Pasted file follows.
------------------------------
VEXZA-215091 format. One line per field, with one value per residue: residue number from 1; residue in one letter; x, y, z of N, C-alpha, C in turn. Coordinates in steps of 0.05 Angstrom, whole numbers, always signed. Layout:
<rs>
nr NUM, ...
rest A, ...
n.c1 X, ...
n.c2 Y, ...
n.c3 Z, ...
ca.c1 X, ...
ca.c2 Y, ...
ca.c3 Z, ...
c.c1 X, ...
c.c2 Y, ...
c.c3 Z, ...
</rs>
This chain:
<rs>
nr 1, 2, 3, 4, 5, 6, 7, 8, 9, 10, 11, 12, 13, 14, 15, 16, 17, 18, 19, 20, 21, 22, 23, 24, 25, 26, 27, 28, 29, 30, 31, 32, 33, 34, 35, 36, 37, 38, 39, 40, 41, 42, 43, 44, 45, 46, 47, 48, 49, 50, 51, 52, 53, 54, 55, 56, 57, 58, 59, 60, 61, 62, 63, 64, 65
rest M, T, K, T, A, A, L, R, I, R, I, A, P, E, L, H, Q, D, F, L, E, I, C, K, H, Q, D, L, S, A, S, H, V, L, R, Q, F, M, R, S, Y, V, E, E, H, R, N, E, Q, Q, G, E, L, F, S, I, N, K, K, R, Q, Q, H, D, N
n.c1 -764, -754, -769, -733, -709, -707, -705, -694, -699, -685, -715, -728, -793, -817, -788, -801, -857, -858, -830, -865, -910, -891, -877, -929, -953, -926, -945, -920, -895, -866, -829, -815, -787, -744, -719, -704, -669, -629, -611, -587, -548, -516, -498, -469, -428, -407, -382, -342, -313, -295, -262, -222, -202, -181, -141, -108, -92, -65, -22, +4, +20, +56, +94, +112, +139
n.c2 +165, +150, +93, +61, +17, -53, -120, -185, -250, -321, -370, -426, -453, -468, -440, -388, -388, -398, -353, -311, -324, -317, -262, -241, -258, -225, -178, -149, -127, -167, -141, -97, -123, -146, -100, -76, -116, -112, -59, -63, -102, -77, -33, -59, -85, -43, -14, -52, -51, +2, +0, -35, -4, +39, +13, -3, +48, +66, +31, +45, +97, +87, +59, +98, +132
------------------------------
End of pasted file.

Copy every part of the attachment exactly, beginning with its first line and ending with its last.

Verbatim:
VEXZA-215091 format. One line per field, with one value per residue: residue number from 1; residue in one letter; x, y, z of N, C-alpha, C in turn. Coordinates in steps of 0.05 Angstrom, whole numbers, always signed. Layout:
<rs>
nr NUM, ...
rest A, ...
n.c1 X, ...
n.c2 Y, ...
n.c3 Z, ...
ca.c1 X, ...
ca.c2 Y, ...
ca.c3 Z, ...
c.c1 X, ...
c.c2 Y, ...
c.c3 Z, ...
</rs>
This chain:
<rs>
nr 1, 2, 3, 4, 5, 6, 7, 8, 9, 10, 11, 12, 13, 14, 15, 16, 17, 18, 19, 20, 21, 22, 23, 24, 25, 26, 27, 28, 29, 30, 31, 32, 33, 34, 35, 36, 37, 38, 39, 40, 41, 42, 43, 44, 45, 46, 47, 48, 49, 50, 51, 52, 53, 54, 55, 56, 57, 58, 59, 60, 61, 62, 63, 64, 65
rest M, T, K, T, A, A, L, R, I, R, I, A, P, E, L, H, Q, D, F, L, E, I, C, K, H, Q, D, L, S, A, S, H, V, L, R, Q, F, M, R, S, Y, V, E, E, H, R, N, E, Q, Q, G, E, L, F, S, I, N, K, K, R, Q, Q, H, D, N
n.c1 -764, -754, -769, -733, -709, -707, -705, -694, -699, -685, -715, -728, -793, -817, -788, -801, -857, -858, -830, -865, -910, -891, -877, -929, -953, -926, -945, -920, -895, -866, -829, -815, -787, -744, -719, -704, -669, -629, -611, -587, -548, -516, -498, -469, -428, -407, -382, -342, -313, -295, -262, -222, -202, -181, -141, -108, -92, -65, -22, +4, +20, +56, +94, +112, +139
n.c2 +165, +150, +93, +61, +17, -53, -120, -185, -250, -321, -370, -426, -453, -468, -440, -388, -388, -398, -353, -311, -324, -317, -262, -241, -258, -225, -178, -149, -127, -167, -141, -97, -123, -146, -100, -76, -116, -112, -59, -63, -102, -77, -33, -59, -85, -43, -14, -52, -51, +2, +0, -35, -4, +39, +13, -3, +48, +66, +31, +45, +97, +87, +59, +98, +132